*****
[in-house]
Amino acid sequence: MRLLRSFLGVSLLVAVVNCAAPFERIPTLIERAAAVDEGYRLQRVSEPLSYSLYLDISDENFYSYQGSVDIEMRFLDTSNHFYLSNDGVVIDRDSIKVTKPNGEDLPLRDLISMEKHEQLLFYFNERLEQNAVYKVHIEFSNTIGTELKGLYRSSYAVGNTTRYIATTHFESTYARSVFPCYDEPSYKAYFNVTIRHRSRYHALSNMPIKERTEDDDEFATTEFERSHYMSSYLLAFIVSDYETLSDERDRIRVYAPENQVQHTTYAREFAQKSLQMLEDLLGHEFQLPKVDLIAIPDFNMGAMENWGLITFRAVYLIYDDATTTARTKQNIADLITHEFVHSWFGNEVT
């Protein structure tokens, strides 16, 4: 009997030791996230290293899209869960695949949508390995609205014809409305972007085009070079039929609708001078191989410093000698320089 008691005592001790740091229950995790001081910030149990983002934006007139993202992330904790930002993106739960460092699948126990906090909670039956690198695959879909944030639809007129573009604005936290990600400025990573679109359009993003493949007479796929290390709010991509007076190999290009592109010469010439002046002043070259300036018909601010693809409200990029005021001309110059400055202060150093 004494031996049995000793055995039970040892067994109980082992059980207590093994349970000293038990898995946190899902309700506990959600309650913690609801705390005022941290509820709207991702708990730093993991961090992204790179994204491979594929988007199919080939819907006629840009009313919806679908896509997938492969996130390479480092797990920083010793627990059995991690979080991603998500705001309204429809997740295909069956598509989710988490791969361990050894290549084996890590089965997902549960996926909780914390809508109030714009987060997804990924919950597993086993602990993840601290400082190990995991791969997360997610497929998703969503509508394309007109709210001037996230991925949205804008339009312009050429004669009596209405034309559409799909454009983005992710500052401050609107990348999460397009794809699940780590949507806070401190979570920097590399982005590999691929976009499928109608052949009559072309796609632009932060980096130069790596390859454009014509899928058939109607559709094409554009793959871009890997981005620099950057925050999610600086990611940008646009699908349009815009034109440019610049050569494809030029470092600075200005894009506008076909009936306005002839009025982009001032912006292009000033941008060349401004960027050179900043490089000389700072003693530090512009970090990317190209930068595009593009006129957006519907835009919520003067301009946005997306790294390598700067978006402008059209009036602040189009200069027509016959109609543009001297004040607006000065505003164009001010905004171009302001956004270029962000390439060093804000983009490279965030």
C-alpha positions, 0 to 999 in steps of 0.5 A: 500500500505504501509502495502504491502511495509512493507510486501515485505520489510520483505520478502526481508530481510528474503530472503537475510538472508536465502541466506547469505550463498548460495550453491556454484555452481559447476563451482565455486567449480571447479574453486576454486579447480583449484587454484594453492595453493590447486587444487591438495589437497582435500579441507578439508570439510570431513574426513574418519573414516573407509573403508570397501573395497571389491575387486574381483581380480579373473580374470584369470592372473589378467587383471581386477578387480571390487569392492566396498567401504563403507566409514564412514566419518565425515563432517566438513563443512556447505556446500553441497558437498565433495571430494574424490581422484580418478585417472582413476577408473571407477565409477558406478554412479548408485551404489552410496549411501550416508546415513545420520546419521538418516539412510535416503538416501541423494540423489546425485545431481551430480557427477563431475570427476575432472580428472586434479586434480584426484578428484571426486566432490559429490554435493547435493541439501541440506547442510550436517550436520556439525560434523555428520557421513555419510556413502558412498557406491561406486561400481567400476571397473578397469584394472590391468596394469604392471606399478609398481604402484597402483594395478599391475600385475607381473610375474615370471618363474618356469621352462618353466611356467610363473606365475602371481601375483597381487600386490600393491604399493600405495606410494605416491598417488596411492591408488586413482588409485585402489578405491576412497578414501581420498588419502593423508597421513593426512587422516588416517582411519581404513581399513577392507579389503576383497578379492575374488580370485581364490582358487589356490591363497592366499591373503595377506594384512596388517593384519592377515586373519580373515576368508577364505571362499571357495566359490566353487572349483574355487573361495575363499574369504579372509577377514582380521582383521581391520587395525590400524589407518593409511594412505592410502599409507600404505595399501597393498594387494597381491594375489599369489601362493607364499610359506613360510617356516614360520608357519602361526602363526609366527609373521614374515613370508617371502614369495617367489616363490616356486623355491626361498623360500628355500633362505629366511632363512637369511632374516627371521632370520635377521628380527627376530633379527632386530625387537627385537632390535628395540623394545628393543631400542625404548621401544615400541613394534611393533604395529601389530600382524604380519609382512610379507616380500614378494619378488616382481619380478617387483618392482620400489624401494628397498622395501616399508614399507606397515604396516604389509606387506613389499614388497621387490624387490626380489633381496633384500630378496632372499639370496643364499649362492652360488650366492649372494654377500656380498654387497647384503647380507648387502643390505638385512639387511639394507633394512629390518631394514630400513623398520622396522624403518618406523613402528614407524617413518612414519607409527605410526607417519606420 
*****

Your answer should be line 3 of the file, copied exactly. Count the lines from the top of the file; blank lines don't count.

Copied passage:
């Protein structure tokens, strides 16, 4: 009997030791996230290293899209869960695949949508390995609205014809409305972007085009070079039929609708001078191989410093000698320089 008691005592001790740091229950995790001081910030149990983002934006007139993202992330904790930002993106739960460092699948126990906090909670039956690198695959879909944030639809007129573009604005936290990600400025990573679109359009993003493949007479796929290390709010991509007076190999290009592109010469010439002046002043070259300036018909601010693809409200990029005021001309110059400055202060150093 004494031996049995000793055995039970040892067994109980082992059980207590093994349970000293038990898995946190899902309700506990959600309650913690609801705390005022941290509820709207991702708990730093993991961090992204790179994204491979594929988007199919080939819907006629840009009313919806679908896509997938492969996130390479480092797990920083010793627990059995991690979080991603998500705001309204429809997740295909069956598509989710988490791969361990050894290549084996890590089965997902549960996926909780914390809508109030714009987060997804990924919950597993086993602990993840601290400082190990995991791969997360997610497929998703969503509508394309007109709210001037996230991925949205804008339009312009050429004669009596209405034309559409799909454009983005992710500052401050609107990348999460397009794809699940780590949507806070401190979570920097590399982005590999691929976009499928109608052949009559072309796609632009932060980096130069790596390859454009014509899928058939109607559709094409554009793959871009890997981005620099950057925050999610600086990611940008646009699908349009815009034109440019610049050569494809030029470092600075200005894009506008076909009936306005002839009025982009001032912006292009000033941008060349401004960027050179900043490089000389700072003693530090512009970090990317190209930068595009593009006129957006519907835009919520003067301009946005997306790294390598700067978006402008059209009036602040189009200069027509016959109609543009001297004040607006000065505003164009001010905004171009302001956004270029962000390439060093804000983009490279965030």